I would guess that those who believe the world will end in under 40 years are likely to be less concerned about the costs of war— or about keeping the planet alive— than those who don't. In this light, Trump’s recent promise to “totally destroy” political limitations on churches, so that pastors can endorse candidates “from the pulpit,” might be another well-planned move in an intelligent, long-term strategy to manipulate the American public.
Christianity itself is not the real problem. Christians are only one demographic Trump and Bannon want to rile up. The real problem is men like them— men happy to invoke religion to achieve evil and destruction on a grand scale.
We should keep in mind that Bannon’s belligerence is not only an American issue. Canada and many other nations will be profoundly impacted by, and possibly drawn into, whatever war he drums up.
Unlock the black box
So what do we do? Here are five early considerations:
First, be forewarned. In classic fascist style, Bannon wants to unfurl the military banners in public squares, and give beaten-down Americans something to rally around. He is probably already picking out his suit.
Second, alongside current legal actions to protect immigrants and minorities, progressives should be thinking long-term, tactical, and preemptive. How do you stop a war that hasn’t begun? I don’t know. But we need to start thinking about that, whether we live in America or not. Moderate Republicans — that dying breed — may be pivotal in helping head off catastrophe. Liberal religious institutions will also be critical.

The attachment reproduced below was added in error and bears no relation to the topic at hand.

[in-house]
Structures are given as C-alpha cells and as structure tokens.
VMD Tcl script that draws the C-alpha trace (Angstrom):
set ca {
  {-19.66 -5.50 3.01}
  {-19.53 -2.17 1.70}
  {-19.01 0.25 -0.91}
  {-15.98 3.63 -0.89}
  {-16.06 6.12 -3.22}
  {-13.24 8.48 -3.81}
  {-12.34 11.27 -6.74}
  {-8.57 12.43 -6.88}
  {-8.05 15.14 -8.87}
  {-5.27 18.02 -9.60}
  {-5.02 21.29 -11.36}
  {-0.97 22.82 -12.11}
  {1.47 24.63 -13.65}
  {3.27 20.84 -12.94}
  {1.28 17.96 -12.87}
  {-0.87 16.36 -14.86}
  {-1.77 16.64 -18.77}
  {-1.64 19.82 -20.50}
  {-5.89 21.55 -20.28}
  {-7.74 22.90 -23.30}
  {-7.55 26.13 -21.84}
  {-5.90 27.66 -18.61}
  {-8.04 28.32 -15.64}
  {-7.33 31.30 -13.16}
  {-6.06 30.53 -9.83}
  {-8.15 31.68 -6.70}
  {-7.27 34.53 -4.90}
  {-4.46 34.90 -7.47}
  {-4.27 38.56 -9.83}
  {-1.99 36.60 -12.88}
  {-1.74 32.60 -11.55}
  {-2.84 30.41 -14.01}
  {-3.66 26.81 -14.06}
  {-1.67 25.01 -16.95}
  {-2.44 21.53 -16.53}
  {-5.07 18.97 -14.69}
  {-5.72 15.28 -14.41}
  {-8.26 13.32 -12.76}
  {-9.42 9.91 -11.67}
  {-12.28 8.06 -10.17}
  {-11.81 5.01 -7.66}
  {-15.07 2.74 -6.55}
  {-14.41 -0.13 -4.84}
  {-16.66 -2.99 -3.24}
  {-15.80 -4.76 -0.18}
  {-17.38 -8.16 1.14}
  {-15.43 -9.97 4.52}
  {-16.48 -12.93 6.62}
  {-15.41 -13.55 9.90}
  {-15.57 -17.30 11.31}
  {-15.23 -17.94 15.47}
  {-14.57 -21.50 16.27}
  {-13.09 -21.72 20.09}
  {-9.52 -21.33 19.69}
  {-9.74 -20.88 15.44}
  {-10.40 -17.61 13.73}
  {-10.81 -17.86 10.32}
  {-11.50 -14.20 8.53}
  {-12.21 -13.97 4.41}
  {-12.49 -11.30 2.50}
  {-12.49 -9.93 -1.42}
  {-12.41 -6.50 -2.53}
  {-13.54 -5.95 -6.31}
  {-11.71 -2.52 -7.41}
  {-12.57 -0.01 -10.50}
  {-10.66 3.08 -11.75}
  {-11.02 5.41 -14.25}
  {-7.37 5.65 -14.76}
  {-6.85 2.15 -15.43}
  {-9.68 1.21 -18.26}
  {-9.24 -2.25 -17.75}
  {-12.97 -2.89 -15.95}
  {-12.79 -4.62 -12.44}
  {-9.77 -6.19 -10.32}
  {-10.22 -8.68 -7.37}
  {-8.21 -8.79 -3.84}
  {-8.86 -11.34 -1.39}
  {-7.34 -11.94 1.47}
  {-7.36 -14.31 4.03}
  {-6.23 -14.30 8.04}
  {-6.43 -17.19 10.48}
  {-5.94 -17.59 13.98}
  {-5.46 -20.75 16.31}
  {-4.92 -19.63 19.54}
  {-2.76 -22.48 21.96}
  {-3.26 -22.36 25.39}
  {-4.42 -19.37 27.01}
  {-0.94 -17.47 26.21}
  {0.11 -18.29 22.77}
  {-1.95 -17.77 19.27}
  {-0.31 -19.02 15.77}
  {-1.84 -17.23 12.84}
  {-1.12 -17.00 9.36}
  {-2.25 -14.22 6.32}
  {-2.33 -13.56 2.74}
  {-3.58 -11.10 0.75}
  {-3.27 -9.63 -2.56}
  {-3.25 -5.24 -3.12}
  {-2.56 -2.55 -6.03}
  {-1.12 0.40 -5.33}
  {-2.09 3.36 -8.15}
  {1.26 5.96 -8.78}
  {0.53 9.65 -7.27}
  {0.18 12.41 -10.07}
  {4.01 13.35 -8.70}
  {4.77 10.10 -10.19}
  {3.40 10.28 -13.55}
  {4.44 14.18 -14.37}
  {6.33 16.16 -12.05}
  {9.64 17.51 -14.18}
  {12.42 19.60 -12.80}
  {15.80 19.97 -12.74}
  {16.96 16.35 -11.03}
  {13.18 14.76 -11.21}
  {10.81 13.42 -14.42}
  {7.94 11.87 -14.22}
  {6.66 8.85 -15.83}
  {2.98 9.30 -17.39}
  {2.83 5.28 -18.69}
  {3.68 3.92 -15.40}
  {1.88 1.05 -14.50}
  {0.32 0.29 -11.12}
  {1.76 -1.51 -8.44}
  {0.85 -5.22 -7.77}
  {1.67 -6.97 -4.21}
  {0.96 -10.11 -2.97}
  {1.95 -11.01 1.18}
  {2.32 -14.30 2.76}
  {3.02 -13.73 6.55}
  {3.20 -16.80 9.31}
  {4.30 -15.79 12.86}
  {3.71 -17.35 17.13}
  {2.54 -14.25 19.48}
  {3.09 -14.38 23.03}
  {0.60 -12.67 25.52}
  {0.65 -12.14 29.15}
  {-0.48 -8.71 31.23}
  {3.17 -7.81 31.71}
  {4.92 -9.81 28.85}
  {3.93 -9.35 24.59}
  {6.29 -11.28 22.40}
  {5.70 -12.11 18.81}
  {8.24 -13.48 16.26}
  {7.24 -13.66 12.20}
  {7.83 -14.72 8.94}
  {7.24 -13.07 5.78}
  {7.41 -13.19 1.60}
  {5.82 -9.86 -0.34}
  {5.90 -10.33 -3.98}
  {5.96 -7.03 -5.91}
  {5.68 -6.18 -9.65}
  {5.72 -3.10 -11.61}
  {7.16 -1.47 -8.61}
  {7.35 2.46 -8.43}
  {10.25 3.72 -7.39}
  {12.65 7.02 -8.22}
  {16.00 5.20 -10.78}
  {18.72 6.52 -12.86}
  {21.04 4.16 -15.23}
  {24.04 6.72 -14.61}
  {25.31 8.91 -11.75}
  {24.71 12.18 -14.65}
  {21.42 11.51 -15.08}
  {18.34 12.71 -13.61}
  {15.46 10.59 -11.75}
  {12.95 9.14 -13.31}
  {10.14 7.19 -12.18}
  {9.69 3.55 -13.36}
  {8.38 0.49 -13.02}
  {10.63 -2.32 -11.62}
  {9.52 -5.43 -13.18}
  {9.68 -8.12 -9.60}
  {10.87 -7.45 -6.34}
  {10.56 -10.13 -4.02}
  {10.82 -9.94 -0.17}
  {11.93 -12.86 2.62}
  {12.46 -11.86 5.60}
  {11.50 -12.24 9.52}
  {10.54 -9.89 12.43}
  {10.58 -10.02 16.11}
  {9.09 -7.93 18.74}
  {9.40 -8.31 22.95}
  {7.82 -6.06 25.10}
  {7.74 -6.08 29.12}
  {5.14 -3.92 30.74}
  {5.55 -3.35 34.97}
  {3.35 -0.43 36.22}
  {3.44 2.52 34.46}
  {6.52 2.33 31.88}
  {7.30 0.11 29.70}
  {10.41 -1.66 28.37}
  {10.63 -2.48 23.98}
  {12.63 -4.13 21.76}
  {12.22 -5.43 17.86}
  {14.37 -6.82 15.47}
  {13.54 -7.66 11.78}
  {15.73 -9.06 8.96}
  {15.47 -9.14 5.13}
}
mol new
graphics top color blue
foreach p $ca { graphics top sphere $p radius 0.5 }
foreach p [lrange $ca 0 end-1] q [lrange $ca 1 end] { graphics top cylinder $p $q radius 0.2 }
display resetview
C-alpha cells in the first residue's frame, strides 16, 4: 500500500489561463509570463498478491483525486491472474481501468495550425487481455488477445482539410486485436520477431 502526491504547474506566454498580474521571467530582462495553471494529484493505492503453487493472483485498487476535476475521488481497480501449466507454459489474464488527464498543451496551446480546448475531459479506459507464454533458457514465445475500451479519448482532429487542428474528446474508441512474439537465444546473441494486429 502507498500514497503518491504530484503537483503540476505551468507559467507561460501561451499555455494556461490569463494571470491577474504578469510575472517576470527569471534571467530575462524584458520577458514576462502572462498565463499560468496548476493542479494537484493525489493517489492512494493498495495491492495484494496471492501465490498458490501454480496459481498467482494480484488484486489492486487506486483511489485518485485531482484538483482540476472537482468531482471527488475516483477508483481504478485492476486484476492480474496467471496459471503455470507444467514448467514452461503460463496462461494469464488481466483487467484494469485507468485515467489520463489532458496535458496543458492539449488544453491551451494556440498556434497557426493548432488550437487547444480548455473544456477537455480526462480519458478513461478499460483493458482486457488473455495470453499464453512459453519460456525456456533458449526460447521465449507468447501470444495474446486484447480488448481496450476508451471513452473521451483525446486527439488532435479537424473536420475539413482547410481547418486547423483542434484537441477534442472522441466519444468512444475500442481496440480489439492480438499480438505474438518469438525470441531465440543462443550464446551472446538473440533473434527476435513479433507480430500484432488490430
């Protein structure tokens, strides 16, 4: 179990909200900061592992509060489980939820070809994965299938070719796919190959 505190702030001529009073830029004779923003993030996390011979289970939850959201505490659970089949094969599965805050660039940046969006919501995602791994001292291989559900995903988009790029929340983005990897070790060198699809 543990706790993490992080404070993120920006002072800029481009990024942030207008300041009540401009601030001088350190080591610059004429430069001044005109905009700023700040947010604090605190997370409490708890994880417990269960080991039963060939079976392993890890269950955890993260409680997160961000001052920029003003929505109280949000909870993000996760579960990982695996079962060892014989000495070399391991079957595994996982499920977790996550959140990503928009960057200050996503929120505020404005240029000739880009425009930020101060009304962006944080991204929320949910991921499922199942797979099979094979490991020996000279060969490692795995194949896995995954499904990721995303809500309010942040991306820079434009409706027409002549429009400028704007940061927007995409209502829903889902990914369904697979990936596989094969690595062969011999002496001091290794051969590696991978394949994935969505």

Third, business leaders, traditionally skittish about taking positions on government policies, need to take a stand for their principles and make it known that they oppose another needless war. There was an excellent commentary on this in Conscious Company magazine by Gerry Valentine, in which he challenged business leaders to “climb down out of our idealist ivory towers, and to create broader alliances.” Those who are part of organizations like the Social Venture Network, Business for Social Responsibility, Net Impact and BALLE should begin urging these groups to issue preemptive statements and start working now with political representatives to head off another war.
Fourth, progressives should start consciously reaching out to businesses and forging alliances. To quote U.S. strategist Mike Lux: “The progressive movement will not win substantive change in this country without strong and successful business leaders being on our side.” The world of business is traditionally a black box for progressives — a huge advantage for right-wing conservatives, for whom that is not the case. Business is the greatest ally progressives have never thought of, and the two need to work together more. A lot more.
Lastly, we need to go deep and get grounded spiritually and emotionally. Get conscious of how you feel, and don’t allow yourself to be run by a reactive hatred of the bully archetype or paranoid visions of apocalypse. We need to stay in our hearts. That means being open to possibility, and focusing more on what we all have in common than what separates us.
If we don’t, we won’t be able connect with each other effectively, lead effectively, or reach out to those who may not agree with us in many (or most) things — but who also don’t want to see another generation slaughtered to serve the careers of a cabal of despots.